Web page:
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Once there, you will simply need to download the zip file.

You should see a ‘wordpress-x.x.zip’ file where ever you chose to save it:

Download the WordPress Zip File

Download the WordPress Zip File

Go ahead and extract the zip file.

Once extracted, you will see all of the HTML files associated with WordPress:

Extract the WordPress Zip File

Extract the WordPress Zip File

Note: Delete the zip file after you have extracted it.

Step Two: Upload WordPress to Your Server

Next, you will need to upload the WordPress files to your server:

Upload the WordPress Files to Your Server

Upload the WordPress Files to Your Server

See Also: Managing Your Websites with Dreamweaver | Premium Design Works

Once you have uploaded all of your files to your server, you will need to connect WordPress to your MySQL database.

Open the “wp-config-sample.php” file:

Open the Sample Configuration File

Open the Sample Configuration File

Once opened, you will need to set it to point to your database:

Sample Database Configuration File

Sample Database Configuration File

You will need to define your:

  1. DB_NAME: the name of your database
  2. DB_USER: the username associated with your database
  3. DB_PASSWORD: the password associated with your database
  4. DB_HOST: the host name of your database

Hopefully you are using DreamHost: https://panel.dreamhost.com/index.cgi?tree=goodies.mysql&

Once you have defined your settings, save the file as “wp-config.php” in your site folder:

Database Configuration File

Database Configuration File

Now, upload this file to your server.

When you visit the URL of your website now, you will be asked to install the WordPress tables to your database:

Welcome to the famous five-minute WordPress installation process!

Welcome to the famous five-minute WordPress installation process!

You will also be asked to name your blog and enter your e-mail address.

When you click the “Install WordPress” button, you will be given your first Username & Password:

WordPress has been installed!

WordPress has been installed!

Step Three: Log In

Enter your Username & Password and click the “Log In” button:

Login to Your New WordPress Site!

Login to Your New WordPress Site!

You will now be taken to the WordPress Dashboard:

Welcome to Your WordPress Dashboard!

Welcome to Your WordPress Dashboard!

Step Four: Edit Your Profile

Go to Users > Your Profile and fill out your profile information:

Edit Your User Profile

Edit Your User Profile

Here you can specify your name and how it will be displayed on your site, your e-mail address (for administrative purposes), other personal information, and personal options.

See Also: http://codex.wordpress.org/Your_Profile_SubPanel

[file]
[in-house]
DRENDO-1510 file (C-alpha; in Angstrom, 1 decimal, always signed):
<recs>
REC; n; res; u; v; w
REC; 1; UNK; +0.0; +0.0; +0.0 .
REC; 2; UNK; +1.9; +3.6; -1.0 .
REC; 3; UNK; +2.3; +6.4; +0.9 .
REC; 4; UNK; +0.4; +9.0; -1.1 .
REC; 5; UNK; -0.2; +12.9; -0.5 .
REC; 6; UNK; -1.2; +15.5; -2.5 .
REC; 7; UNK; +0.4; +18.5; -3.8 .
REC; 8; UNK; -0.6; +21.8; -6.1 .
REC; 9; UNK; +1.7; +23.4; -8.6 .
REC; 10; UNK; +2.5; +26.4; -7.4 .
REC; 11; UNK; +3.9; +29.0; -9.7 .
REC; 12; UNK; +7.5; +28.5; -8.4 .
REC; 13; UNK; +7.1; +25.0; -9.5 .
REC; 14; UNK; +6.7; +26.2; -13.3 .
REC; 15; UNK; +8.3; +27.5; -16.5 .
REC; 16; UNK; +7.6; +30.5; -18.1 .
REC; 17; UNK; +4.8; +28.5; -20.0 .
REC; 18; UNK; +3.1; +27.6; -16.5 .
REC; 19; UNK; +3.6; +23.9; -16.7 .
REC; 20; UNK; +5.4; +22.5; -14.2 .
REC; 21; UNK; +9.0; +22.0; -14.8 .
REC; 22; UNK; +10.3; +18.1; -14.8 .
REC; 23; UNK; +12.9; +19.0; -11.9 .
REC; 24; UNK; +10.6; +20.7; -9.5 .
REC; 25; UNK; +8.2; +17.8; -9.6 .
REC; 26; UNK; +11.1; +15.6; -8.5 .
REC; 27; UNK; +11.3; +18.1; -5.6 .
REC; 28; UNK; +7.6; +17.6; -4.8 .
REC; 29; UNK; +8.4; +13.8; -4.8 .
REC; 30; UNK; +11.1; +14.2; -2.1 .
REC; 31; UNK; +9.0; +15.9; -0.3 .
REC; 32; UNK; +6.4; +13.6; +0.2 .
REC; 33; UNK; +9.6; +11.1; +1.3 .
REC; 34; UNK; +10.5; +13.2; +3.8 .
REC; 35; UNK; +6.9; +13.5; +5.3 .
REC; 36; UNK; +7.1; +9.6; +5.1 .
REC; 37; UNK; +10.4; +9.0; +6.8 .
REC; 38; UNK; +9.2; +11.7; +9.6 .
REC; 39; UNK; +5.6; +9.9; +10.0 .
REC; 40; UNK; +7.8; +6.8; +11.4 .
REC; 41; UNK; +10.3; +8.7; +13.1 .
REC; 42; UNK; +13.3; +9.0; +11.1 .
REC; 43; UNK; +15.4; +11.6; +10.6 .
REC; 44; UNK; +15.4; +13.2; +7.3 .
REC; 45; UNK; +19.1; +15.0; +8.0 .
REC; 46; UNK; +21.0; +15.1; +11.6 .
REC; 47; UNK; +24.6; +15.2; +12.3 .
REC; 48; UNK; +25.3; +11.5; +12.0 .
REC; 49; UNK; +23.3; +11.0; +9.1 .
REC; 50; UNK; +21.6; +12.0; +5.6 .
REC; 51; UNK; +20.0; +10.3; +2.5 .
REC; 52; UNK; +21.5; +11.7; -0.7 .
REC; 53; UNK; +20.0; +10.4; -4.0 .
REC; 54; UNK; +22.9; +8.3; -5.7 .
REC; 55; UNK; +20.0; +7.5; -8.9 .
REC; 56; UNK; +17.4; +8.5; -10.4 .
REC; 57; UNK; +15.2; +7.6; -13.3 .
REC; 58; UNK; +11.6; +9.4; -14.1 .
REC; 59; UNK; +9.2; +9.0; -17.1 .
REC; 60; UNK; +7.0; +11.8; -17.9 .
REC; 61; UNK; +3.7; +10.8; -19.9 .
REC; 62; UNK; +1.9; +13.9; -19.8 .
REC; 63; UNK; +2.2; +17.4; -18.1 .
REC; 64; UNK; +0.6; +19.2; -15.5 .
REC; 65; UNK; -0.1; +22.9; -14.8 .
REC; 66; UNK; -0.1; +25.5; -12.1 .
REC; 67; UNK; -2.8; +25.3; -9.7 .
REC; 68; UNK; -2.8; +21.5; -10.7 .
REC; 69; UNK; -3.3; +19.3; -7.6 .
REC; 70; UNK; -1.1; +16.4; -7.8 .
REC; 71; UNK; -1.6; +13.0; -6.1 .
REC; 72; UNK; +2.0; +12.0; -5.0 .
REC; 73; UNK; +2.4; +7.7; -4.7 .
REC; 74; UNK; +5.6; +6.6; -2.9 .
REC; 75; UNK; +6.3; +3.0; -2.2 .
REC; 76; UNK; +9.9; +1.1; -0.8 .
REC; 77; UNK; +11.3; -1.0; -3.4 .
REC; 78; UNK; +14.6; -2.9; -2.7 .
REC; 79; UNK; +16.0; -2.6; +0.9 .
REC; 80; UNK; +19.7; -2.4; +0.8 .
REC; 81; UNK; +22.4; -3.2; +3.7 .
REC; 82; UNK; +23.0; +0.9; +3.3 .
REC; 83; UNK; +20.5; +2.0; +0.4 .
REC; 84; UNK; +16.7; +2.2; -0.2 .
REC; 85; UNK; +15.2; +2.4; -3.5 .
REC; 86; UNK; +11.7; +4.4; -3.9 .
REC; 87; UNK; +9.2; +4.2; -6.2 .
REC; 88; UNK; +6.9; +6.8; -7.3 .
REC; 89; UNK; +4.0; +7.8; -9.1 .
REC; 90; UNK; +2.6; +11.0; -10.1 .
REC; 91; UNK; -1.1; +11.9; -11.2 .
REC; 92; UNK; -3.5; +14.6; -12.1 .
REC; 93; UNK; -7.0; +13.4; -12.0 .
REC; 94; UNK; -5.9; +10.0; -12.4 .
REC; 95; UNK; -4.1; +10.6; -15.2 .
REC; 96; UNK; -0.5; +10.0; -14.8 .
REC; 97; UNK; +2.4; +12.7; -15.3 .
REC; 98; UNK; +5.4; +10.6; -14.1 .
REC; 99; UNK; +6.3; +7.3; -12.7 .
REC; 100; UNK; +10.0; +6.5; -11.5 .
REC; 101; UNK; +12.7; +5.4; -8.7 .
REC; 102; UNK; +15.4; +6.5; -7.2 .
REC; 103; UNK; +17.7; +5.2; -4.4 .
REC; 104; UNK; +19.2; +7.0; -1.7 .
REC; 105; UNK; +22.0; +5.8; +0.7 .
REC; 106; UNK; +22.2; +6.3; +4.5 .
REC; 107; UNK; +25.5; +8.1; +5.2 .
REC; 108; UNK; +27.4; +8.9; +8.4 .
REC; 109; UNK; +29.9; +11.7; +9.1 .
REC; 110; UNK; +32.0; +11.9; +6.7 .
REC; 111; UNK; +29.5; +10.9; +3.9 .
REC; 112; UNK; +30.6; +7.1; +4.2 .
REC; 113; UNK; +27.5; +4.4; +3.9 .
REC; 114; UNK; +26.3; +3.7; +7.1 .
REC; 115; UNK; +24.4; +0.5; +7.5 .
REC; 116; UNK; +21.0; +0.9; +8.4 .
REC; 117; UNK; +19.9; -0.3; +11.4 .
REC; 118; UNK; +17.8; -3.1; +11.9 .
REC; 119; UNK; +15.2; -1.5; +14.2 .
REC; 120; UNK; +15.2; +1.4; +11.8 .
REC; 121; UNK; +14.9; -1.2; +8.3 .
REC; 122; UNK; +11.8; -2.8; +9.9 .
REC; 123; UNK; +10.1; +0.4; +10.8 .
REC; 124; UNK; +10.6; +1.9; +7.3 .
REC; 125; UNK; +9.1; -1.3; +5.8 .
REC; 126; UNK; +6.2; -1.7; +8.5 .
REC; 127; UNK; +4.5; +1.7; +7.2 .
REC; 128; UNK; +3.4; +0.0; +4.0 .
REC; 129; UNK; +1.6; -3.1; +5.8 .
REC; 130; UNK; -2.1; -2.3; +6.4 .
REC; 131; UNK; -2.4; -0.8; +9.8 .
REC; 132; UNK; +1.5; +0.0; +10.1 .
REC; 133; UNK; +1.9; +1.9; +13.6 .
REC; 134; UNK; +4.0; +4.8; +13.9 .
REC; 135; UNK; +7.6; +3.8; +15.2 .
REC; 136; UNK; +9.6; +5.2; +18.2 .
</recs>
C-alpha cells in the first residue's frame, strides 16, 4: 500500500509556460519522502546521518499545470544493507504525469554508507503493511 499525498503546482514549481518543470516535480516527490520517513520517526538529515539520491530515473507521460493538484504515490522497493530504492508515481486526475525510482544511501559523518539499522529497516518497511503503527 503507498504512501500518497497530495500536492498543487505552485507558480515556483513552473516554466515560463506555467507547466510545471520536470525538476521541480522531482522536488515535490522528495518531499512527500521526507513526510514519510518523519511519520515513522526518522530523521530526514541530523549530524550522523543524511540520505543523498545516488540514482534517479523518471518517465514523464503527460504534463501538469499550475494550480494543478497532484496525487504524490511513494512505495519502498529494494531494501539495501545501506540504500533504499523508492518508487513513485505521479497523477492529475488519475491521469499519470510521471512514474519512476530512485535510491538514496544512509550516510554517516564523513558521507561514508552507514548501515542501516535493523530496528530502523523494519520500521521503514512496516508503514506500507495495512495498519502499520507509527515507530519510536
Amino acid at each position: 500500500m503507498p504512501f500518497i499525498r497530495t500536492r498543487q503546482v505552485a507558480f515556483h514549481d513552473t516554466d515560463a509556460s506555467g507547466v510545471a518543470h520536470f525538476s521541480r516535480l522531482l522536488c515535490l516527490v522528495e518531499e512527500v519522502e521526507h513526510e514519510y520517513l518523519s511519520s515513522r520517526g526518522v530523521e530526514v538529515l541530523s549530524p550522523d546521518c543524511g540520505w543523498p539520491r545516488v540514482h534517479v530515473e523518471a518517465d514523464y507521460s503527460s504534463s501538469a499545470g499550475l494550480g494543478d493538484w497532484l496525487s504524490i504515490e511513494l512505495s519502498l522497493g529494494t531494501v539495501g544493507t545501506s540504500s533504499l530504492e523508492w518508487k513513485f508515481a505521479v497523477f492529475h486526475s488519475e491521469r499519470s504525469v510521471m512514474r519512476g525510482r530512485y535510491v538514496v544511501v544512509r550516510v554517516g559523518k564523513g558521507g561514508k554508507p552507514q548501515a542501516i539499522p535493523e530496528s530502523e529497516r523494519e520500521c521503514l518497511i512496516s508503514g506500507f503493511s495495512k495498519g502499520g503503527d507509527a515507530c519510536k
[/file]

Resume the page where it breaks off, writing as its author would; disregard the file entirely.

Don’t forget to click the “Update Profile” button!

This portion of the Premium Design Works website is written by Mike Sinkula for the Web Design & Development students at Seattle Central College and the Human Centered Design & Engineering students at the University of Washington.

  1. Elly Boyd says:

    Mike –

    I edited the link you asked me to edit so the image now opens the link in a new tab. Sorry for the delay…but better late than never, right? =0)

  2. Deb says:

    If you change your permalinks, you may be informend ever so politely (aka snarky, but gotta love it) by WordPress that you need to update your .htacess file because it’s not writable.

    Unfortunately the .htaccess file was “hidden” so I wasn’t able to find it. This was because my site is hosted by GoDaddy, and because my computer was hiding them too… But I figured it out…

    I have a linux hosting account with GoDaddy, and they don’t automatically let people see the .htaccess file. To fix that, I went into my hosting account at GoDaddy and under hosting control center > settings > file extensions, I added .htaccess as an extension readable by PHP5x, that “enabled it” or un-hided it. (love my grammer – for all you pedantics)

    Then, I had to enable my computer to let me see the files once I had access to them. On the MAC I used command line, but if you install “secrets” you will then have the option in your finder to tell your Mac to show your hidden files. (along with all sort of other really cool s**t) Here’s the link to secrets:
    http://secrets.blacktree.com/
    Here’s the link to where I found the tips on showing hidden file on my mac:
    http://www.mactricksandtips.com/2008/04/show-hidden-files.html

    good luck
    Deb

  3. Raven says:

    You may need to update the tutorial to include adding the security keys. I think this feature is fairly new.

    http://codex.wordpress.org/Editing_wp-config.php#Security_Keys

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